2. Nostalgia. When I set up my last shop, I was just barely a woodworker. I had just enough hand tool experience to know how I wanted to layout the shop, but had never really built anything. It was in this shop I cut my first dovetails, M&T joint, learned how to resaw by hand, mastered free hand sharpening, set up my first proper workbench, and on and on and on. More importantly, it’s where I first took my newly acquired bag of skills, and pieced them together to build something real.

Without that shop this blog would not exist.

3. Losing your old work flow. My old shop flow grew organically as my skills grew. Where I put my tools, and how I worked was all a developed process that fell into a routine. I’m a routine guy, and the attempt to hit the ground running left me with some road rash on my chin. Shop jigs, cabinets, heck! Even my workbench was left behind, so before I could take on any fun  projects, I had to build up a new shop without a functional shop to work in. Boo Hoo for me, but we sometimes forget about that part.

4. Changes in your professional life. Errr, What? Who would have thought that my job would affect my hobbies? Ok, maybe that’s a no brainer, but I missed it. When your job is high stress and very low activity, you come home in a “MUST SMASH” mood, and the physicality of hand tools is a very good match. Now with a very low stress, but high activity job, I come home in a “must crash” kind of mood.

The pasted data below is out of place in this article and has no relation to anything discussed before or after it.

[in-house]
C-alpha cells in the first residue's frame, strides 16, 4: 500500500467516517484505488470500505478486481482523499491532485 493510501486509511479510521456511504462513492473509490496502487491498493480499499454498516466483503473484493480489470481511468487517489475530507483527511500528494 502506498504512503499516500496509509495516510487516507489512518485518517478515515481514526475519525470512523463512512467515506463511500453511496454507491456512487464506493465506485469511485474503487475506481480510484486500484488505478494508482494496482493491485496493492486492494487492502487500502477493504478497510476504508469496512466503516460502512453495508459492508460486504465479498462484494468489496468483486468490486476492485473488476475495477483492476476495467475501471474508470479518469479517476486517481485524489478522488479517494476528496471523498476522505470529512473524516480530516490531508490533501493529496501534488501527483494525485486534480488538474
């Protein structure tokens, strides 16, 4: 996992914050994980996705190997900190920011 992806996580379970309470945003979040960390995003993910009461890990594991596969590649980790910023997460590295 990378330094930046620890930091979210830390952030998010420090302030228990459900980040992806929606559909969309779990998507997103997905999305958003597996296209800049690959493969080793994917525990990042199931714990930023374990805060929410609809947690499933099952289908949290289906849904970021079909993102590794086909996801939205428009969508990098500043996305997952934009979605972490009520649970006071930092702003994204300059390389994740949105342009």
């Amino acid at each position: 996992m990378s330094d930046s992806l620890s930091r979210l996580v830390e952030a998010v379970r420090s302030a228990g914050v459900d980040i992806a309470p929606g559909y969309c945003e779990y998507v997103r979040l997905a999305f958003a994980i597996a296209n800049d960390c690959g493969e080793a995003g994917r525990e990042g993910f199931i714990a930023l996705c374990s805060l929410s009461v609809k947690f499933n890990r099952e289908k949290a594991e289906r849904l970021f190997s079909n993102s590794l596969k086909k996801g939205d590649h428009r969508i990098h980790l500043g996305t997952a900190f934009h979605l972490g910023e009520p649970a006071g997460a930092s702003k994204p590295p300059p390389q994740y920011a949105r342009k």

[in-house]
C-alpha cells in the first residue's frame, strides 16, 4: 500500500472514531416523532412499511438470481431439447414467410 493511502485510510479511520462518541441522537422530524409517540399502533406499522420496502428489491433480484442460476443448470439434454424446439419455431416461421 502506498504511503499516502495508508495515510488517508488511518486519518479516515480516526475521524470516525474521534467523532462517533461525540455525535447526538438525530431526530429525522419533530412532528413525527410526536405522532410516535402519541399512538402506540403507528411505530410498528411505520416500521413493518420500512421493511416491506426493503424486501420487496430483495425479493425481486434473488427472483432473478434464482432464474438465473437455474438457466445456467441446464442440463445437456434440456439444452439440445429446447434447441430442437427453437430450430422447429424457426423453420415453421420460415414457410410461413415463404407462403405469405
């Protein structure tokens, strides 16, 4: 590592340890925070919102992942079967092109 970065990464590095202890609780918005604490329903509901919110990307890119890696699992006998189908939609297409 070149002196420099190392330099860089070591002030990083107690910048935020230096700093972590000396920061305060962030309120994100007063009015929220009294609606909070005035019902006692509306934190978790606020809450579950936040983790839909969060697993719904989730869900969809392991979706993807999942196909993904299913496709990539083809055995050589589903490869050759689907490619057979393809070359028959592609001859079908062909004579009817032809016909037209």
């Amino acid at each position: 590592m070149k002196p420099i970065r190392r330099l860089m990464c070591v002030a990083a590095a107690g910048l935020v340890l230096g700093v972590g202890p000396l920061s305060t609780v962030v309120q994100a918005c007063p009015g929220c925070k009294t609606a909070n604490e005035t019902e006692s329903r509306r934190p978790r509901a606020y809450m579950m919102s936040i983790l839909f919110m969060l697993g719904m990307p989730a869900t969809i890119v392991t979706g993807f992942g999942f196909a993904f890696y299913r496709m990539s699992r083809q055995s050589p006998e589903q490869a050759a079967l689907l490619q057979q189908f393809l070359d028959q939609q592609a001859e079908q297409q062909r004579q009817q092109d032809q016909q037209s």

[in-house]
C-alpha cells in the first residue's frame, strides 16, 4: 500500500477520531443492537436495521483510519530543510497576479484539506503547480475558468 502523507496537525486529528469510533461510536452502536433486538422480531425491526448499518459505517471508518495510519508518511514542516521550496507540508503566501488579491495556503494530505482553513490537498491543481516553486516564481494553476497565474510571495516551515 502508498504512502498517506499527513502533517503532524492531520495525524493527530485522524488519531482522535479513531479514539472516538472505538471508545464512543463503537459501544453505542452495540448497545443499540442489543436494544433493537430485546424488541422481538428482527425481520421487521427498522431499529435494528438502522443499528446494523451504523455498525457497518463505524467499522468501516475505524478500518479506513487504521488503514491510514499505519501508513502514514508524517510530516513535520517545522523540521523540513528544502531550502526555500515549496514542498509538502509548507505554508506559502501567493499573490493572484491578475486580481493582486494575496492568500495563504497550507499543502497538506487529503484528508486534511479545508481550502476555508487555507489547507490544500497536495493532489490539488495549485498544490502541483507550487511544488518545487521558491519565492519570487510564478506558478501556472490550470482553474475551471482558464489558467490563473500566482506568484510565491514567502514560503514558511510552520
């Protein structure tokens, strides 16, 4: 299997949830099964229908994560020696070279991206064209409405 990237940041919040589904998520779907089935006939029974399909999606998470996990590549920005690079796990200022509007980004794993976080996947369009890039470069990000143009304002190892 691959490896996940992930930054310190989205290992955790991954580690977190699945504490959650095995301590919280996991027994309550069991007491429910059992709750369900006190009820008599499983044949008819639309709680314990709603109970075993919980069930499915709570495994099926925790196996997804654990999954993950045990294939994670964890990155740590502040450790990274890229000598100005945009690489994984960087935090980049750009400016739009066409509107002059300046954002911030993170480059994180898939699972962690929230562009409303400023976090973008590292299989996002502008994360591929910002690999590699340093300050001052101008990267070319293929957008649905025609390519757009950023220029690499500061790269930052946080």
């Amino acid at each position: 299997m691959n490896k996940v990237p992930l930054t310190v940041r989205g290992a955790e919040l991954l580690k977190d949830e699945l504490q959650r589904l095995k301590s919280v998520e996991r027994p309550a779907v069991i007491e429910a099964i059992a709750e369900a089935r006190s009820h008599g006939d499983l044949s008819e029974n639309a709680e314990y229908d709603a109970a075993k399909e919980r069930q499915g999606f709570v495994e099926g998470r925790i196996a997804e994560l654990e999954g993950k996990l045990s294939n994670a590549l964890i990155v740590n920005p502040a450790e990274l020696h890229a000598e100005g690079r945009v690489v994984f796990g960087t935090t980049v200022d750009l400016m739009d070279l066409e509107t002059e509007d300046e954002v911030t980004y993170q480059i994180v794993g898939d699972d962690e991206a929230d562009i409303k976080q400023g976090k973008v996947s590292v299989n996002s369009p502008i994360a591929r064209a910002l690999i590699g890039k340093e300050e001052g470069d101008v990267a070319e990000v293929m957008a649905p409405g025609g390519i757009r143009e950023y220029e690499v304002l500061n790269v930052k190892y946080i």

I’m sure there are some other things, but these are the big ones. It’s funny how easily these things can mess you up, especially as they really are pretty minor. Sure my new shop is small, but I still know people that woodwork in their kitchen or living room. Yes I had to give up my old bench, but I know a guy that has dog holes in his coffee table. Yes my work flow is messed, but I don’t have to pack up my shop every night so my wife can fit her car in the garage. I may not need anymore stress relief, or the opportunity to break a sweat with a panel saw in my hand, but woodworking is still fun, so why shouldn’t I enjoy it.

It’s easy to blame.

To blame those pesky movers for breaking my woodworking mojo, but it never really was broken.

If I chose not to adapt my woodworking to fit my new situation, I may not have had much mojo to begin with.

All I know is that rolling thickness planer cabinet is not going to build itself.